When using a store-bought or homemade wrap, it’s important to regulate the level of compression. You don’t want to cut off circulation entirely. If the wrap causes pain or makes the area feel numb or hot, you should take it off or loosen it up.
Elevation is the last step in (P)RICE. The goal with elevation is to reduce blood flow to an injury. Ideally, you should rest the injured body part high than the heart. This slows down the blood flow to that area. For example, if you sprain your ankle, you can lay down on a couch and prop your feet up. Like compression, elevation reduces blood flow just enough to alleviate pain without slowing healing.
(P)RICE can help to start the healing process for an injury. You can supplement a (P)RICE treatment with anti-inflammatory drugs (Advil, Tylenol, etc.) to help with the pain and inflammation.
Once the injury has begun to heal, it’s essential to start using the muscles again.5 If you rest for too long, you risk weakening the area, making you prone to re-injury. For example, if you injure a tendon, you’ll need to build up strength in the surrounding muscles to ensure they can stabilize the joint properly when you begin to train again.
When you being to exercise the injury, start slowly. Stop if you experience any pain or discomfort. The goal is to increase strength without irritating the injury.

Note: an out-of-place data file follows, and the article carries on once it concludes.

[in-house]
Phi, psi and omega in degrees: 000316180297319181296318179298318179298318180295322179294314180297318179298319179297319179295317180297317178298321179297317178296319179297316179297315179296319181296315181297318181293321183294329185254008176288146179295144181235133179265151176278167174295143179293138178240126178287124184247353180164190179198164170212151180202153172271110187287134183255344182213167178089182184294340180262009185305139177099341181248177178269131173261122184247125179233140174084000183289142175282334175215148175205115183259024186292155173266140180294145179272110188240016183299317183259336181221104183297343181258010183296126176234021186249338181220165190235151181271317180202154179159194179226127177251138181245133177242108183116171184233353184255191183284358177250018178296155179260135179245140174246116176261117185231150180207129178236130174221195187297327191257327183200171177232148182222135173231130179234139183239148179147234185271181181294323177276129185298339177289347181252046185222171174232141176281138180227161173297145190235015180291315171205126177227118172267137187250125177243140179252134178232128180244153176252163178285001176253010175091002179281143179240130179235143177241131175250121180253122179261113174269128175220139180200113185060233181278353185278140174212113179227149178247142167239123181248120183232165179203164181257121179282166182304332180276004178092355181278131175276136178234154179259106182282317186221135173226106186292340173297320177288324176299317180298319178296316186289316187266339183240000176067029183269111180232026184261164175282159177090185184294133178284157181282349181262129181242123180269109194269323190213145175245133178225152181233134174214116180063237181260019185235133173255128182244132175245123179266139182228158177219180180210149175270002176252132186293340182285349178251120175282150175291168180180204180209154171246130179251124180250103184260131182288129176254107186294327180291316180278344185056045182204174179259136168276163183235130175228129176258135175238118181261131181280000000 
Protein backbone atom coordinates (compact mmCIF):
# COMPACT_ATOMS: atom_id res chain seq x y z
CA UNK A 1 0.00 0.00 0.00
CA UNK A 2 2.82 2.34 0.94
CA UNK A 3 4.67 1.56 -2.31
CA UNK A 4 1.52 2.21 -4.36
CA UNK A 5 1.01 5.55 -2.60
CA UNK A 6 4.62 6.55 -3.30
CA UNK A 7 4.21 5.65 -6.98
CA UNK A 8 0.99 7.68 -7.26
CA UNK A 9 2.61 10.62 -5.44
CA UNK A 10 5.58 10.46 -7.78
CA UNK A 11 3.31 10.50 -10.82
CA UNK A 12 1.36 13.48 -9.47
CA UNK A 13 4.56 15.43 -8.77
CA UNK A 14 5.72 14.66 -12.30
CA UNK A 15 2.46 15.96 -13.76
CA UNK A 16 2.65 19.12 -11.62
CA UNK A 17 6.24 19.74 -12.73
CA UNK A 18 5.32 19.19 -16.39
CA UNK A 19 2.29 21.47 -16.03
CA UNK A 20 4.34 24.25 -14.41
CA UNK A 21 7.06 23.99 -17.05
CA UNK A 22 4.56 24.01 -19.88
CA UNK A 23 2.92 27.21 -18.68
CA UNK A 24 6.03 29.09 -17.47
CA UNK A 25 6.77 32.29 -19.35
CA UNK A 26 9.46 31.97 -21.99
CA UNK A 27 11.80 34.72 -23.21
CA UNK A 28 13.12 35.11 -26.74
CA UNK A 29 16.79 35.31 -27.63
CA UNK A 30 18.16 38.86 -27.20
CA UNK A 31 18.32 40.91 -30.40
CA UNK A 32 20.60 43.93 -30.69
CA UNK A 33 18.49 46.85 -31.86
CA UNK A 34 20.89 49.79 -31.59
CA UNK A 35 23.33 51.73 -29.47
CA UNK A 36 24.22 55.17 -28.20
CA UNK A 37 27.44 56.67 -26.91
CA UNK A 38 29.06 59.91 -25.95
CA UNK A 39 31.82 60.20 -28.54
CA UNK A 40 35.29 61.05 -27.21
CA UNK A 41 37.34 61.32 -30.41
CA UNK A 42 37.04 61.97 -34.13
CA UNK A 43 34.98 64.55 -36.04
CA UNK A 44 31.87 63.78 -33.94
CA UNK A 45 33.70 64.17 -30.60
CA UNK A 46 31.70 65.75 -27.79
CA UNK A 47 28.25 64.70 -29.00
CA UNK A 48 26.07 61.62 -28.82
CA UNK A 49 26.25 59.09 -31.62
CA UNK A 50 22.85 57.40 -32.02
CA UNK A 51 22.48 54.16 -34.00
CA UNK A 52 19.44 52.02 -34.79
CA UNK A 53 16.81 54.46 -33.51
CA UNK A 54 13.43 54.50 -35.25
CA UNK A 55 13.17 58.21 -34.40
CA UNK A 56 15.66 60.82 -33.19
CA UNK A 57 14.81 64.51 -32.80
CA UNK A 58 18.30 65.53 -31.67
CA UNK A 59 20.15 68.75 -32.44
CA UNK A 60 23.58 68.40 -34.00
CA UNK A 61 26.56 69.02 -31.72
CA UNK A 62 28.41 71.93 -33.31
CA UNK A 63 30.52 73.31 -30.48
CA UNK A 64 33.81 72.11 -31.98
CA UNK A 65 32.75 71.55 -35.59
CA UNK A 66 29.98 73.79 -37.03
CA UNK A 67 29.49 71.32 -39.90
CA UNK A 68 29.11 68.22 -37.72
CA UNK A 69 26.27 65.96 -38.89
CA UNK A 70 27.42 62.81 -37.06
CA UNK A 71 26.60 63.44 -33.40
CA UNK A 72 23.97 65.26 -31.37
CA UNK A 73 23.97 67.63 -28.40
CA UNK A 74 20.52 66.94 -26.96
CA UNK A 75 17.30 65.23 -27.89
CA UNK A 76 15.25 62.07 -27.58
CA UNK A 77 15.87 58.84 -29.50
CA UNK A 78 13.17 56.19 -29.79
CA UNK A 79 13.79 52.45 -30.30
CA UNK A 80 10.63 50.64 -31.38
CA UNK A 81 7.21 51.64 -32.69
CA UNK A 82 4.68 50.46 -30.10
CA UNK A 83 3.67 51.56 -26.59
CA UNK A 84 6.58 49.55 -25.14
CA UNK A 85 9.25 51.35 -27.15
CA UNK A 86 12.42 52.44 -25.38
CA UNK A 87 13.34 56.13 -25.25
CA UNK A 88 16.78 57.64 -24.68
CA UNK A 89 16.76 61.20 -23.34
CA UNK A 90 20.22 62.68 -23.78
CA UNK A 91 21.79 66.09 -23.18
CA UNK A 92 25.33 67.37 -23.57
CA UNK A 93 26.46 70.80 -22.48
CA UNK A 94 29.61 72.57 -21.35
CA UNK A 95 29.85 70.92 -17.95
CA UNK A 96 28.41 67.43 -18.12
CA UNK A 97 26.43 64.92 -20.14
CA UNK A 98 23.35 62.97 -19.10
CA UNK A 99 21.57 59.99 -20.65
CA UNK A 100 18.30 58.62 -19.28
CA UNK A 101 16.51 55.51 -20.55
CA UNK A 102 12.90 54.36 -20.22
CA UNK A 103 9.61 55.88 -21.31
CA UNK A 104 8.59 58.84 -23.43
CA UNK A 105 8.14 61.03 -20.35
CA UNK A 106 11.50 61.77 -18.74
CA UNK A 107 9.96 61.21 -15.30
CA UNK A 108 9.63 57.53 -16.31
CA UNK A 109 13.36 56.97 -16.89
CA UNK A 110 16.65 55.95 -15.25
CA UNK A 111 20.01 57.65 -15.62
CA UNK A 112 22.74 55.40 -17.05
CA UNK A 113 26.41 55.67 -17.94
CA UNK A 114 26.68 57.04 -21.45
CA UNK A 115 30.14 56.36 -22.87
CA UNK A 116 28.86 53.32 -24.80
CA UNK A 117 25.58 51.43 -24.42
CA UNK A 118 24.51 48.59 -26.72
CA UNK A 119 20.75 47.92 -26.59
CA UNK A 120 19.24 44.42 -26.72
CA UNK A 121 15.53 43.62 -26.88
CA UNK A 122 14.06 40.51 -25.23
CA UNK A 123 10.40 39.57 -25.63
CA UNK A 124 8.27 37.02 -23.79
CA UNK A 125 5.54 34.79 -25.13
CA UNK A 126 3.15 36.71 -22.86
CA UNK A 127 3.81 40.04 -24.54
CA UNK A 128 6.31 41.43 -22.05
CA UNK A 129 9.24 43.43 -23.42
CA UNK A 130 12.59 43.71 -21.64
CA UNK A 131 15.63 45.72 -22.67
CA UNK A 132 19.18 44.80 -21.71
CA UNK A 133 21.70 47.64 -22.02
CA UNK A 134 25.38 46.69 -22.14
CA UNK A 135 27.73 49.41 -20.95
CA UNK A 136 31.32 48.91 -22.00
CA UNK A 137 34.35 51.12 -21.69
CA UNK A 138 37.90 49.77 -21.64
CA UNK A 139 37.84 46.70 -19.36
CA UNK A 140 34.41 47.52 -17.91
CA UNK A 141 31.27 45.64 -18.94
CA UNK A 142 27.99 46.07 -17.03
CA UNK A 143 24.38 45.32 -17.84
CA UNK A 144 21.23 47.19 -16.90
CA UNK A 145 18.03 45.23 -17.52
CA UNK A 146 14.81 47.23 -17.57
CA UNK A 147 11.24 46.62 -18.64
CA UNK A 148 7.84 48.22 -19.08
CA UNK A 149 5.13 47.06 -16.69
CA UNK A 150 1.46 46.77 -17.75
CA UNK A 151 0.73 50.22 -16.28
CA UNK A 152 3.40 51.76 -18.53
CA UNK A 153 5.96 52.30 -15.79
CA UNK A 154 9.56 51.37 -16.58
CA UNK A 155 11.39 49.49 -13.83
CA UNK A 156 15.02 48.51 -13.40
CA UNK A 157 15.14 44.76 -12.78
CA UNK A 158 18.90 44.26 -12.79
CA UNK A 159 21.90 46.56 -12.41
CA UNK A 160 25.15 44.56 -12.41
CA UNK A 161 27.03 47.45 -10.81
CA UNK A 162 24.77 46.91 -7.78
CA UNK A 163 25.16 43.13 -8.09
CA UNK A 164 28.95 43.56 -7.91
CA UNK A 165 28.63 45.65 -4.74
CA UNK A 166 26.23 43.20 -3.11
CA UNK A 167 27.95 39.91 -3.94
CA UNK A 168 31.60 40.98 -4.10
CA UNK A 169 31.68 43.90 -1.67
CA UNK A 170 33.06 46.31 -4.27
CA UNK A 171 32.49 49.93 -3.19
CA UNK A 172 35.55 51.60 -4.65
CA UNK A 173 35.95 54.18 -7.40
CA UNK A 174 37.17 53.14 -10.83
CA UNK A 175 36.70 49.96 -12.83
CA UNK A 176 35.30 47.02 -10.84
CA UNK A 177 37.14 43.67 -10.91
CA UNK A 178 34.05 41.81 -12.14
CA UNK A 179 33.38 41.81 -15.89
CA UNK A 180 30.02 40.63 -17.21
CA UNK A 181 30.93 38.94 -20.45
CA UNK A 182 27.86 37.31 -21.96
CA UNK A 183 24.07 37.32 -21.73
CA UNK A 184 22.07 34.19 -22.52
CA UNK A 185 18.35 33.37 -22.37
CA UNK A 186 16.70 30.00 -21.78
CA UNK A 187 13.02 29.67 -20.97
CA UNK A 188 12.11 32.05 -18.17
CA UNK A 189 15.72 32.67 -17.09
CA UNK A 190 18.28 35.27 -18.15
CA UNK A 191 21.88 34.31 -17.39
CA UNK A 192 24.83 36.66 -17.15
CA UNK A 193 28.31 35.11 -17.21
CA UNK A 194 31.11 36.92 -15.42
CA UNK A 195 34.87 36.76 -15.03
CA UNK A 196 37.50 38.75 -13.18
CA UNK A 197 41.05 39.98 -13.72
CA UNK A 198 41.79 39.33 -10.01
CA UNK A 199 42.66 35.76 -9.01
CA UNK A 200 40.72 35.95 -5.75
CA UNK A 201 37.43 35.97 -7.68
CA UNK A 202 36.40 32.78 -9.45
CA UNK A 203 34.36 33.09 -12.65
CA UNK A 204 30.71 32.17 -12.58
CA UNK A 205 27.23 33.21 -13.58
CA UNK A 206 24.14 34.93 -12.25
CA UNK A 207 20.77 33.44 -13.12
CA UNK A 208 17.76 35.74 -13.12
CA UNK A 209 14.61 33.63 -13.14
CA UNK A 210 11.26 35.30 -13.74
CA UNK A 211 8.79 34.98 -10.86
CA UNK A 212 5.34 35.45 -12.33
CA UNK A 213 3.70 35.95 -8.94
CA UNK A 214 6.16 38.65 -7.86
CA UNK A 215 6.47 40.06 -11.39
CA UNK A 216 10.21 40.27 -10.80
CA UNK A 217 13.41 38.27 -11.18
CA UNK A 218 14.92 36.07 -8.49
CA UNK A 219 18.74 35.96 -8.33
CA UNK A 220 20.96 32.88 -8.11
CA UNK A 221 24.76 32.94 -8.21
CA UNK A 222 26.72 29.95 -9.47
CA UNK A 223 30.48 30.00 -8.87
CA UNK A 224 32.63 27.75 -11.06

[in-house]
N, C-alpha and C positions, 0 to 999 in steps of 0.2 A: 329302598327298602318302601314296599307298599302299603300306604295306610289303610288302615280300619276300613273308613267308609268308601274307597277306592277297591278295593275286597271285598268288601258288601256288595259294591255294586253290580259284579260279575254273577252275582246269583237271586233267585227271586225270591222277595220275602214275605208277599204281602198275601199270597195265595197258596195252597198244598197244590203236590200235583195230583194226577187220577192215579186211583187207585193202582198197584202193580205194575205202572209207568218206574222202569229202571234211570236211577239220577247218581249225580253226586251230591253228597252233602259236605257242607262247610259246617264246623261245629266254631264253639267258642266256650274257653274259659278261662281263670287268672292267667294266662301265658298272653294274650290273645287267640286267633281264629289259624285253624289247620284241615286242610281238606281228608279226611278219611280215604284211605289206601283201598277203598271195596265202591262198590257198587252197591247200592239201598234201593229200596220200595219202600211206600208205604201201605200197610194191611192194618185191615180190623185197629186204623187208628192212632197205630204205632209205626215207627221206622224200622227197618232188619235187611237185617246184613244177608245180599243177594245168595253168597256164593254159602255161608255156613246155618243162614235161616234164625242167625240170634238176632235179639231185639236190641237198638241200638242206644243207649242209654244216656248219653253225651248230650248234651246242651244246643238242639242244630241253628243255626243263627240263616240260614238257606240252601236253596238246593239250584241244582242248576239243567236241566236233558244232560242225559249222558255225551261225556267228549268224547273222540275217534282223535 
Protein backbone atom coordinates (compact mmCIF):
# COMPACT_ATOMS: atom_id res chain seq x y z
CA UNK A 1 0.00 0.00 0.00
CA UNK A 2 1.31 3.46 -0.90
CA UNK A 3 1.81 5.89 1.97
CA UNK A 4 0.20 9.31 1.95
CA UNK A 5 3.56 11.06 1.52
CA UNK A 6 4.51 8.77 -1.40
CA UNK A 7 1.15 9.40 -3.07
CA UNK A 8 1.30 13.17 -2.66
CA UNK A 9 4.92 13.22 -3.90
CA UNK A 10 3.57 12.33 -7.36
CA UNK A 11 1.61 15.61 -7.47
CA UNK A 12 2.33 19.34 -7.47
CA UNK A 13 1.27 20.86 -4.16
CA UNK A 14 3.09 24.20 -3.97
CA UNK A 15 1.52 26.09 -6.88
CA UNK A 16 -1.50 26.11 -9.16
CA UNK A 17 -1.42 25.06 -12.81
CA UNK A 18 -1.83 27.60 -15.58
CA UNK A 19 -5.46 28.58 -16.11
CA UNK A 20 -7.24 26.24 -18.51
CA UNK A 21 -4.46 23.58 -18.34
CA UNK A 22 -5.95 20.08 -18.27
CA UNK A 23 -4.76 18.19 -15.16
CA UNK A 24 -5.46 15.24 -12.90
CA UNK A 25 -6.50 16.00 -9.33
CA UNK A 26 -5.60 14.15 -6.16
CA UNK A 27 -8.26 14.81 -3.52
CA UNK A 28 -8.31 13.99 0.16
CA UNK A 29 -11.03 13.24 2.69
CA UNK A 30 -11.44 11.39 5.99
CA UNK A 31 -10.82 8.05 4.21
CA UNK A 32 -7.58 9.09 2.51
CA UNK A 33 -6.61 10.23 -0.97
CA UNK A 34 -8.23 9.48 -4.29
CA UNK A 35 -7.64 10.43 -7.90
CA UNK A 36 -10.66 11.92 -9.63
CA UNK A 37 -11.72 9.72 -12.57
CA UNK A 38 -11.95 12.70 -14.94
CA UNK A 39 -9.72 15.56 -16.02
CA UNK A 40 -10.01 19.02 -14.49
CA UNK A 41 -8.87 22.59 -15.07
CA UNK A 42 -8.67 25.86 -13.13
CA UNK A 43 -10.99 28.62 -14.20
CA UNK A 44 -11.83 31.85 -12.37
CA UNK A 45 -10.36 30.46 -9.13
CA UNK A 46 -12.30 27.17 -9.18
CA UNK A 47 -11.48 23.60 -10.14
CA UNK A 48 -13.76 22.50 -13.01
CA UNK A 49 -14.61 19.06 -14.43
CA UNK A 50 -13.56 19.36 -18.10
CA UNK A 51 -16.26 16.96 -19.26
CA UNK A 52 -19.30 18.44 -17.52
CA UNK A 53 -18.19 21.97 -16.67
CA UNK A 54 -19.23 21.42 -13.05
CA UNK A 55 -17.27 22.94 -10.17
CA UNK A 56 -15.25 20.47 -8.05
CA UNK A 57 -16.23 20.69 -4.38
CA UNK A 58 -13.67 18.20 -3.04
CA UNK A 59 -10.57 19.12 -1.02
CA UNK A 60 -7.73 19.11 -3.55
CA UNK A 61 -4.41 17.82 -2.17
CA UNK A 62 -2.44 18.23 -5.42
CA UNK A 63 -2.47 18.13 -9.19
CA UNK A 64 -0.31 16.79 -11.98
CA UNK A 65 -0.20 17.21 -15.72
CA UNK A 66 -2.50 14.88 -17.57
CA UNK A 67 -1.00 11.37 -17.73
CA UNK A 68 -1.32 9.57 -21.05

When to See a Doctor
See a doctor immediately if the injury is severe or you think it might be infected.6 (An infection will have tell-tale red lines streaking from the injury.) If you have extreme difficulty moving or bearing weight with the damaged muscle or tendon, it may be a broken bone or a severely torn tendon. (Football players often suffer from ACL tears, a knee injury that typically requires surgery.)
Finally, if the injury doesn’t improve within a few days to a week, you should seek medical attention. Some injuries can take a month or longer to heal naturally; however, the pain and inflammation should decrease after just a few days.
(P)RICE can be an effective at-home first aid measure to treat an injured joint or muscle. It helps alleviate the pain and inflammation of the injury, allowing you to rebuild strength and stabilize the joints and muscles sooner. More severe injuries, however, require medical attention.
- Treatment of Sports Injuries. NHS. https://www.nhs.uk/conditions/sports-injuries/treatment/#:~:text=Minor%20injuries%2C%20such%20as%20mild,example%2C%20by%20using%20a%20support. Accessed 7/11/2020.
- Bleakley C, McDonough S, MacAuley D. The use of ice in the treatment of acute soft-tissue injury: A systematic review of randomized controlled trials. Am J Sports Med. 2004;32(1):251-261. DOI: 10.1177/0363546503260757.
- Bleakley CM, McDonough SM, MacAuley DC, Bjordal J. Cryotherapy for acute ankle sprains: A randomized controlled study of two different icing protocols. Br J Sports Med. 2006;40(8):700-705; discussion 705. DOI: 10.1136/bjsm.2006.025932.
- Hubbard TJ, Denegar CR. Does cryotherapy improve outcomes with soft tissue injury. J Athl Train. 2004;39(3):278-279.
- Rest, Ice, Compression, and Elevation. Michigan Medicine (University of Michigan). https://www.uofmhealth.org/health-library/tw4354spec. Accessed 7/11/2020.
- Sprain: First Aid. Mayo Clinic. https://www.mayoclinic.org/first-aid/first-aid-sprain/basics/art-20056622. Accessed 7/11/20.